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Asking the Right Questions for IT Investments

So, you and your company’s executive and management team are considering investments in new or upgraded technologies in order to get to all those improvements promised by the software or hardware salespeople. Of course, all of the sales folks’ claims are firmed backed up by their “Needs Analysis” and the assertions of the “Sales Consultants” and other techies they brought along with them.

Each vendor, in turn, will tell you just how critical it is to your business’s success to find “the right technology” in order to make the “gains in productivity” promised.

These folks are helpful!

Not only are they willing to help you answer the questions. They will even tell you what questions to ask.

This, of course, is to keep you from asking the wrong questions—questions they do not want to answer.

So, we are going to help you by juxtaposing the kinds of questions commonly asked alongside the right question to ask in its place. We will also provide some helpful commentary to explain our rationale.

Business Opportunity Questions

Commonly asked: What is our greatest opportunity to improve efficiency and how will this new technology help us do so?

The so-called “efficiencies” promised by technology vendors through investments in new or upgraded technologies tend to evaporate. This is because the improvements are not focused on the few functions that will really make a difference.

Think of your business as a chain—a chain of dependent events that lead from customer acquisition through to sales and profits on the bottom-line.

In order to strengthen (read: improve) a chain, one must strengthen the weakest link!

Strengthening (or, improving) accounts payable, for example, makes little (or, no) difference to the bottom-line unless accounts payable is truly the weakest link in the chain of events leading to more profit.

If it is not the weakest link, then making it “more efficient” adds not a single penny to your firm’s bottom line.

CORRECT QUESTION: What is our greatest opportunity to increase Throughput, and how will this new technology help us do so?

Here we define Throughput (T) very narrowly:

T = R – TVC
and
P = T - OE

where:
T = Throughput,
R = Revenue,
TVC = Truly Variable Costs,
P = Profit, and
OE = Operating Expenses

We further note that TVCs are narrowly defined to include only those costs that are truly and directly (not indirectly) variable with incremental changes in revenues.

Put simply—and liberated from any complex allocations of overhead and so forth—this simple formula boils down to this:

Throughput can be increased by increasing revenues or decreasing TVCs, and as long as OE remains unchanged, any increase in T falls directly to the bottom-line of your company.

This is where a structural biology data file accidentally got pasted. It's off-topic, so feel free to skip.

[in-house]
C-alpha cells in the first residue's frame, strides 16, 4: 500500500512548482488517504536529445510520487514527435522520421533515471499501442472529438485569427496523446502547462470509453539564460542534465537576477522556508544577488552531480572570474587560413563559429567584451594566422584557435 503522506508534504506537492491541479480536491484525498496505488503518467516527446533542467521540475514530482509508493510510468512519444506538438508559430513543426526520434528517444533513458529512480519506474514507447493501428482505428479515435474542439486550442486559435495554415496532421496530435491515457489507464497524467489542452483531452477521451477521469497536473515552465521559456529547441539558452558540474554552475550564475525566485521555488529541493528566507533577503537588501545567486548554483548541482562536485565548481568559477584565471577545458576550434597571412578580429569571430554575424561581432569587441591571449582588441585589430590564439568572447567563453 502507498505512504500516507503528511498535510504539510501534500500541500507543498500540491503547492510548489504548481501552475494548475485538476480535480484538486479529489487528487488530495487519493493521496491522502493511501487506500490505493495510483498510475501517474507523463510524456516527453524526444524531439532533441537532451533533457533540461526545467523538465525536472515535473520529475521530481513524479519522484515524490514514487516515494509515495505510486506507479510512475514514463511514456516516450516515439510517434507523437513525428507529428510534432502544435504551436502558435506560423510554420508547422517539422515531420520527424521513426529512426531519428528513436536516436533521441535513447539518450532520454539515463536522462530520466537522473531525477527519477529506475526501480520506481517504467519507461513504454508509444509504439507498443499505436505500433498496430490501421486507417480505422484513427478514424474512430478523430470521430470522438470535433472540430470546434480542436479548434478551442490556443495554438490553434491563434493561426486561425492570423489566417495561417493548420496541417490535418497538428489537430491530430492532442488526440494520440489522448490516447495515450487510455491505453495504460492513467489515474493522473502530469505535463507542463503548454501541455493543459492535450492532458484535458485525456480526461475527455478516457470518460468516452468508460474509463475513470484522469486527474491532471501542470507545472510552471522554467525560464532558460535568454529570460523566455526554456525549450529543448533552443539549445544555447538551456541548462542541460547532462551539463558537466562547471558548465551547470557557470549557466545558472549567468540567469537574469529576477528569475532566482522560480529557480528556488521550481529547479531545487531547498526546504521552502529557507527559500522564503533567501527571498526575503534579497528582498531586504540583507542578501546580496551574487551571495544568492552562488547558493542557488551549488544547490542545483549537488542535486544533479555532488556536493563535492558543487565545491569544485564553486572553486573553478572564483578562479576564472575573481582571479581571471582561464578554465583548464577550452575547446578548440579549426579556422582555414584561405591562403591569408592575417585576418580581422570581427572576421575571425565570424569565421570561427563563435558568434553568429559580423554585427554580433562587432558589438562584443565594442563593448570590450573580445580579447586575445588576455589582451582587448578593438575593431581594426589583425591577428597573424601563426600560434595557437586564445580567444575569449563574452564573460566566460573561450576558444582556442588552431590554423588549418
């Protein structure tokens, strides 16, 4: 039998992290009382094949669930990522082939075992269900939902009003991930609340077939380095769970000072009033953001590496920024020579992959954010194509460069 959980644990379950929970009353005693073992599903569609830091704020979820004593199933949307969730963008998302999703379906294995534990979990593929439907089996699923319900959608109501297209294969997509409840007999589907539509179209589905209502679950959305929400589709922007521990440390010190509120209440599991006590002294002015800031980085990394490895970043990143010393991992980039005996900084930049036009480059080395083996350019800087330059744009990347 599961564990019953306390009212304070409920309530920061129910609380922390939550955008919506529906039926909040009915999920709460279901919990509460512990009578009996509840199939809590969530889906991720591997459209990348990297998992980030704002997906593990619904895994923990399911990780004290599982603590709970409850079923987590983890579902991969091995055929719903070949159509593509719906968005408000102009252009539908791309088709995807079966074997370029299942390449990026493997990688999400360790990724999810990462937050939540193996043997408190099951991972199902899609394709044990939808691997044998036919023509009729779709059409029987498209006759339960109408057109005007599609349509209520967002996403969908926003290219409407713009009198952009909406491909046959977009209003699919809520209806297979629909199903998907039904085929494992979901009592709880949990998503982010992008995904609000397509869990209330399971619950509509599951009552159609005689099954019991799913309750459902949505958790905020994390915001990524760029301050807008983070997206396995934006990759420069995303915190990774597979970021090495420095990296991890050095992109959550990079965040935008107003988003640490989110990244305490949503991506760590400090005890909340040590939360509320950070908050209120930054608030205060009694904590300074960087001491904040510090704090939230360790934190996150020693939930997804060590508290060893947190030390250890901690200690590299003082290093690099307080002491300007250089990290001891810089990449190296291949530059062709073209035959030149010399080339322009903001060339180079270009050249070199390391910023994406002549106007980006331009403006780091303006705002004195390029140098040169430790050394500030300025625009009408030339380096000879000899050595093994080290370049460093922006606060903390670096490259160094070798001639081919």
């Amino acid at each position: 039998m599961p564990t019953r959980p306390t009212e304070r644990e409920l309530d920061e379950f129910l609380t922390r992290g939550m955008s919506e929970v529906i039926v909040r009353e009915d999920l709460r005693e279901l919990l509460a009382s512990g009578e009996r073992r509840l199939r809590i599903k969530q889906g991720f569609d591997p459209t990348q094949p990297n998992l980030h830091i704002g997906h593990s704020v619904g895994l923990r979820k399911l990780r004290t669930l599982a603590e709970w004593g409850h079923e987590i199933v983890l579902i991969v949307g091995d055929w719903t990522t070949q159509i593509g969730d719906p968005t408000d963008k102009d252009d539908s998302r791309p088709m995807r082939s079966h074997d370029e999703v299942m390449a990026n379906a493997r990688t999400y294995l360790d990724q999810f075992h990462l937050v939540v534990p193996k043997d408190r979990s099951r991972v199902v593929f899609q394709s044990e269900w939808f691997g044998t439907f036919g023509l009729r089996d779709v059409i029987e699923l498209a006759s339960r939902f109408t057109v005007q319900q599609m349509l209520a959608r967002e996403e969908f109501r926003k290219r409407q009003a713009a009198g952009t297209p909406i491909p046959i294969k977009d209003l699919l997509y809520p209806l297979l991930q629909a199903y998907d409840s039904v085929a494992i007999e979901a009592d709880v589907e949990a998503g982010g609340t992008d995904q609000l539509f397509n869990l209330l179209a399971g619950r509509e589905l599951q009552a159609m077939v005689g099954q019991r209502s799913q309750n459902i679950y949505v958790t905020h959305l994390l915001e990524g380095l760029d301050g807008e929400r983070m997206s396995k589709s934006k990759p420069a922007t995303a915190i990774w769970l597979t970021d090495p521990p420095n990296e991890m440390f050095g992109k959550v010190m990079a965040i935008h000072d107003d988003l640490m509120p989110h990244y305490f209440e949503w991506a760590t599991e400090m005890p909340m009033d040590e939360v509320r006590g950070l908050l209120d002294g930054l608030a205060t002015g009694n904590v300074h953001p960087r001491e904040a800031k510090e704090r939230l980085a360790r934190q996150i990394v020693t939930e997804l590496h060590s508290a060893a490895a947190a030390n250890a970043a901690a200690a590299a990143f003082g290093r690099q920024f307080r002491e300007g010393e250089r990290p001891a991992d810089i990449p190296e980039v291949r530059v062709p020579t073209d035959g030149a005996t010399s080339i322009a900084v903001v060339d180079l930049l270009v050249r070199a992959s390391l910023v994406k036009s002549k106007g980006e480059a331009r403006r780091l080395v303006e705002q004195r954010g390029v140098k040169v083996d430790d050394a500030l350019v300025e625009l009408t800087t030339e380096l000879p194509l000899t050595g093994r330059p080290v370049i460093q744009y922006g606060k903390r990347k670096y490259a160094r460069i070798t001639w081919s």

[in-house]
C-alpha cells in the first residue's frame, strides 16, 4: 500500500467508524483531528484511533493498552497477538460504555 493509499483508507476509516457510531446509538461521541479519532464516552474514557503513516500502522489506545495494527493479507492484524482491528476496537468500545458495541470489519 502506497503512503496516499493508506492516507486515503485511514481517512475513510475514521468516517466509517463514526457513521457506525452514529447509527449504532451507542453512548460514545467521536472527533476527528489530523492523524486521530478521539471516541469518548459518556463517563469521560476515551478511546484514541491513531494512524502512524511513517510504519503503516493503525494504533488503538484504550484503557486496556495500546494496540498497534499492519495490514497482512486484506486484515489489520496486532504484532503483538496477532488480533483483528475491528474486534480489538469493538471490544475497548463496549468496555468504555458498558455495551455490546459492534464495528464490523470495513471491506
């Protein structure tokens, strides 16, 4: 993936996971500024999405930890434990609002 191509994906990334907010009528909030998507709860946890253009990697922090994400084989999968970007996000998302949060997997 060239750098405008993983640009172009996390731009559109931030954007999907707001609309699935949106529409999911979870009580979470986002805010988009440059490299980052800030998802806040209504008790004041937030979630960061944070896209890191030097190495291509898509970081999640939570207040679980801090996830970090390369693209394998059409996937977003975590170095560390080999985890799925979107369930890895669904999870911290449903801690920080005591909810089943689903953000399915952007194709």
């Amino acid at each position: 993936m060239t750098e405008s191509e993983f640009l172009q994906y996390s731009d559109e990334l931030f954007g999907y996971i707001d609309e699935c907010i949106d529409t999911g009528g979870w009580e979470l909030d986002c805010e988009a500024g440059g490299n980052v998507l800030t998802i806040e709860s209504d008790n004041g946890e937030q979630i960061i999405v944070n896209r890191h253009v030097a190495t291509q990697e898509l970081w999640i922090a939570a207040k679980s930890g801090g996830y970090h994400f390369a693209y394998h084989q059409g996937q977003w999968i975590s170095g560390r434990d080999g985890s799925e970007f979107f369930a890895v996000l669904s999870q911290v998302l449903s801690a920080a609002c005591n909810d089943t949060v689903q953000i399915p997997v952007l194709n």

Going back to our example, using these formulas, we should be able to estimate the impact of improvements in “efficiencies” on the accounts payable link in our “chain.”

CASE 1: Typical

In most cases, so-called “efficiency” improvements in the accounts payable department will have the following effects:

R = No change
TVC = No change
OE = No change (because no one gets laid-off when the efficiencies are introduced)

Therefore, the the values of T and P are not increased and the company derives no financial benefit from the “investment.”

CASE 2: Rarely

In some rare cases, one might find that things are so bad in accounts payable that one FTE (full-time equivalent) can be reduced in the department. In such a case, we can apply the formulas along these lines:

R = No change
TVC = No change
OE = Savings of 1 FTE * $70,000/year (labor and burden)

This results in the following calculation:

delta-P = delta-T – delta-OE

(NOTE: delta- stands for “the change in…,” so “delta-P” is read as “the change in Profit.”)

substituting,

delta-P = 0 – (-$70,000), therefore…

delta-P = $70,000 (first year)

WARNING: If you are going to use this calculation to justify your firm’s “investment” in technology, however, be absolutely certain that you are willing to cut the $70,000 from your Operating Expenses. If you are not willing to take that step, then your “improvement” will be no investment, at all. It will just an increase in your operating expenses.


Commonly asked: How will the new technology help us generate more revenue?

This is actually a pretty good question, but for the reasons above, a better way of stating the question is like this:

IMPROVED QUESTION: How will your technology help up increase our Throughput while reducing or holding the line on our Operating Expenses?


In subsequent articles, we will take up other questions that should be asked any time a technology vendor throws out rules of thumb about “improvements in efficiencies” and “payback periods.”

You and your management team deserve better information upon which to base any proposed “investment” decision.


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